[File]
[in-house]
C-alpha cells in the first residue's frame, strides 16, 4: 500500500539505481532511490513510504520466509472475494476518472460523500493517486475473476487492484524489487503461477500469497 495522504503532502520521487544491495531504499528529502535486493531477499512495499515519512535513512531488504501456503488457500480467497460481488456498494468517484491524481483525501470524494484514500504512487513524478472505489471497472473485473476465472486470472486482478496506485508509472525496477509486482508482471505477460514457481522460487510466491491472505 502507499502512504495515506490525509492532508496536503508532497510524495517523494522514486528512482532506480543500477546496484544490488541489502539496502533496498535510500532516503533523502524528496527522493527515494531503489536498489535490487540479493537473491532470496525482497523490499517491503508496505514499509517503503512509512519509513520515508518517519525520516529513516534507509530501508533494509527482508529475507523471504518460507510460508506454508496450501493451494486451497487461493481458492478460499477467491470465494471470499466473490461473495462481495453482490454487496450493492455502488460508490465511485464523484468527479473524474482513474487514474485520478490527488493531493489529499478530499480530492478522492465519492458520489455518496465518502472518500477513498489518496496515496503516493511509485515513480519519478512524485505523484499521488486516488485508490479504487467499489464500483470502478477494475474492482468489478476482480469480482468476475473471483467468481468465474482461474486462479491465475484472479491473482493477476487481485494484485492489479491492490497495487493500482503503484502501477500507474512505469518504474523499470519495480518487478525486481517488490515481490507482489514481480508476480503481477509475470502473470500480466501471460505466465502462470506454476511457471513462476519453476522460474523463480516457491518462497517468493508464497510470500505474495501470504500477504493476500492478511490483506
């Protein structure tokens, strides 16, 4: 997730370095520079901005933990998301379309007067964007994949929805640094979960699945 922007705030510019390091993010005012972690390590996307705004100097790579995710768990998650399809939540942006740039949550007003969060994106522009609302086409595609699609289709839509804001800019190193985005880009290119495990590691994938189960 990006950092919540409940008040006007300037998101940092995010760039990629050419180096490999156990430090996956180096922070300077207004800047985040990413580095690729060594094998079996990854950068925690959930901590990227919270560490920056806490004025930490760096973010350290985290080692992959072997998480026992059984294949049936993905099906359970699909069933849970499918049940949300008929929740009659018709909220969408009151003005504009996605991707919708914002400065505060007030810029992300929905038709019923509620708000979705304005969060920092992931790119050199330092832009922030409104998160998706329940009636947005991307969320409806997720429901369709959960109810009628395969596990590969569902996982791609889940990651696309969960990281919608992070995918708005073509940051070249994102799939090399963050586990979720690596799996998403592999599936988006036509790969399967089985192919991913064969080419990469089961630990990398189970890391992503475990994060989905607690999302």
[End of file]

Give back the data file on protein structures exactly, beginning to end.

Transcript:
[in-house]
C-alpha cells in the first residue's frame, strides 16, 4: 500500500539505481532511490513510504520466509472475494476518472460523500493517486475473476487492484524489487503461477500469497 495522504503532502520521487544491495531504499528529502535486493531477499512495499515519512535513512531488504501456503488457500480467497460481488456498494468517484491524481483525501470524494484514500504512487513524478472505489471497472473485473476465472486470472486482478496506485508509472525496477509486482508482471505477460514457481522460487510466491491472505 502507499502512504495515506490525509492532508496536503508532497510524495517523494522514486528512482532506480543500477546496484544490488541489502539496502533496498535510500532516503533523502524528496527522493527515494531503489536498489535490487540479493537473491532470496525482497523490499517491503508496505514499509517503503512509512519509513520515508518517519525520516529513516534507509530501508533494509527482508529475507523471504518460507510460508506454508496450501493451494486451497487461493481458492478460499477467491470465494471470499466473490461473495462481495453482490454487496450493492455502488460508490465511485464523484468527479473524474482513474487514474485520478490527488493531493489529499478530499480530492478522492465519492458520489455518496465518502472518500477513498489518496496515496503516493511509485515513480519519478512524485505523484499521488486516488485508490479504487467499489464500483470502478477494475474492482468489478476482480469480482468476475473471483467468481468465474482461474486462479491465475484472479491473482493477476487481485494484485492489479491492490497495487493500482503503484502501477500507474512505469518504474523499470519495480518487478525486481517488490515481490507482489514481480508476480503481477509475470502473470500480466501471460505466465502462470506454476511457471513462476519453476522460474523463480516457491518462497517468493508464497510470500505474495501470504500477504493476500492478511490483506
């Protein structure tokens, strides 16, 4: 997730370095520079901005933990998301379309007067964007994949929805640094979960699945 922007705030510019390091993010005012972690390590996307705004100097790579995710768990998650399809939540942006740039949550007003969060994106522009609302086409595609699609289709839509804001800019190193985005880009290119495990590691994938189960 990006950092919540409940008040006007300037998101940092995010760039990629050419180096490999156990430090996956180096922070300077207004800047985040990413580095690729060594094998079996990854950068925690959930901590990227919270560490920056806490004025930490760096973010350290985290080692992959072997998480026992059984294949049936993905099906359970699909069933849970499918049940949300008929929740009659018709909220969408009151003005504009996605991707919708914002400065505060007030810029992300929905038709019923509620708000979705304005969060920092992931790119050199330092832009922030409104998160998706329940009636947005991307969320409806997720429901369709959960109810009628395969596990590969569902996982791609889940990651696309969960990281919608992070995918708005073509940051070249994102799939090399963050586990979720690596799996998403592999599936988006036509790969399967089985192919991913064969080419990469089961630990990398189970890391992503475990994060989905607690999302």